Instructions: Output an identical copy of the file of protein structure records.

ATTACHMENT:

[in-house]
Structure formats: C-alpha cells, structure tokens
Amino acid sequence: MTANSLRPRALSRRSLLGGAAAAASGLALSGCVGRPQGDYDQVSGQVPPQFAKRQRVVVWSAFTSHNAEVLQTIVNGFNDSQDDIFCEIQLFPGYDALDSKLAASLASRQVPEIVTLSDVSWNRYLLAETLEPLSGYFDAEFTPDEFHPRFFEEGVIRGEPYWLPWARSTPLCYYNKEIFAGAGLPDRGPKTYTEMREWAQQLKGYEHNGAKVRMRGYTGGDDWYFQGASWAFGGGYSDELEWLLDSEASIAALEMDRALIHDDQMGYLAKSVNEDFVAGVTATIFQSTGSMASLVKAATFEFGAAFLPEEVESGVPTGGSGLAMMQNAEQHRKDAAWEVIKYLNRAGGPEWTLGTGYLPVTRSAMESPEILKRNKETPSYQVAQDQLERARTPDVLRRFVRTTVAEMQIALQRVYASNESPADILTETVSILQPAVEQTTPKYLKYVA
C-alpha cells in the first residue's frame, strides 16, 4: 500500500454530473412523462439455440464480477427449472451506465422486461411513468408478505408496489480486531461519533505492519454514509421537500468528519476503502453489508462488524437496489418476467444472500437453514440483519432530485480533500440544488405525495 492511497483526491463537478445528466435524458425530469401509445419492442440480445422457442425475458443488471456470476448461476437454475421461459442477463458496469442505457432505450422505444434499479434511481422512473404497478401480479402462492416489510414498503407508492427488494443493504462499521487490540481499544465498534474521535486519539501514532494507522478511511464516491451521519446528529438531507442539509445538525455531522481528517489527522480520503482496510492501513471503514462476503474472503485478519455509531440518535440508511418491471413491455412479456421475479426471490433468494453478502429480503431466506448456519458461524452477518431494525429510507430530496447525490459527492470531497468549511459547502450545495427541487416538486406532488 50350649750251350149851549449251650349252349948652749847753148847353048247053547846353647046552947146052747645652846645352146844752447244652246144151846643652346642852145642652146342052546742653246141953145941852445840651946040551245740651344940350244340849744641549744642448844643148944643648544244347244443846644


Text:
[in-house]
Structure formats: C-alpha cells, structure tokens
Amino acid sequence: MTANSLRPRALSRRSLLGGAAAAASGLALSGCVGRPQGDYDQVSGQVPPQFAKRQRVVVWSAFTSHNAEVLQTIVNGFNDSQDDIFCEIQLFPGYDALDSKLAASLASRQVPEIVTLSDVSWNRYLLAETLEPLSGYFDAEFTPDEFHPRFFEEGVIRGEPYWLPWARSTPLCYYNKEIFAGAGLPDRGPKTYTEMREWAQQLKGYEHNGAKVRMRGYTGGDDWYFQGASWAFGGGYSDELEWLLDSEASIAALEMDRALIHDDQMGYLAKSVNEDFVAGVTATIFQSTGSMASLVKAATFEFGAAFLPEEVESGVPTGGSGLAMMQNAEQHRKDAAWEVIKYLNRAGGPEWTLGTGYLPVTRSAMESPEILKRNKETPSYQVAQDQLERARTPDVLRRFVRTTVAEMQIALQRVYASNESPADILTETVSILQPAVEQTTPKYLKYVA
C-alpha cells in the first residue's frame, strides 16, 4: 500500500454530473412523462439455440464480477427449472451506465422486461411513468408478505408496489480486531461519533505492519454514509421537500468528519476503502453489508462488524437496489418476467444472500437453514440483519432530485480533500440544488405525495 492511497483526491463537478445528466435524458425530469401509445419492442440480445422457442425475458443488471456470476448461476437454475421461459442477463458496469442505457432505450422505444434499479434511481422512473404497478401480479402462492416489510414498503407508492427488494443493504462499521487490540481499544465498534474521535486519539501514532494507522478511511464516491451521519446528529438531507442539509445538525455531522481528517489527522480520503482496510492501513471503514462476503474472503485478519455509531440518535440508511418491471413491455412479456421475479426471490433468494453478502429480503431466506448456519458461524452477518431494525429510507430530496447525490459527492470531497468549511459547502450545495427541487416538486406532488 50350649750251350149851549449251650349252349948652749847753148847353048247053547846353647046552947146052747645652846645352146844752447244652246144151846643652346642852145642652146342052546742653246141953145941852445840651946040551245740651344940350244340849744641549744642448844643148944643648544244347244443846644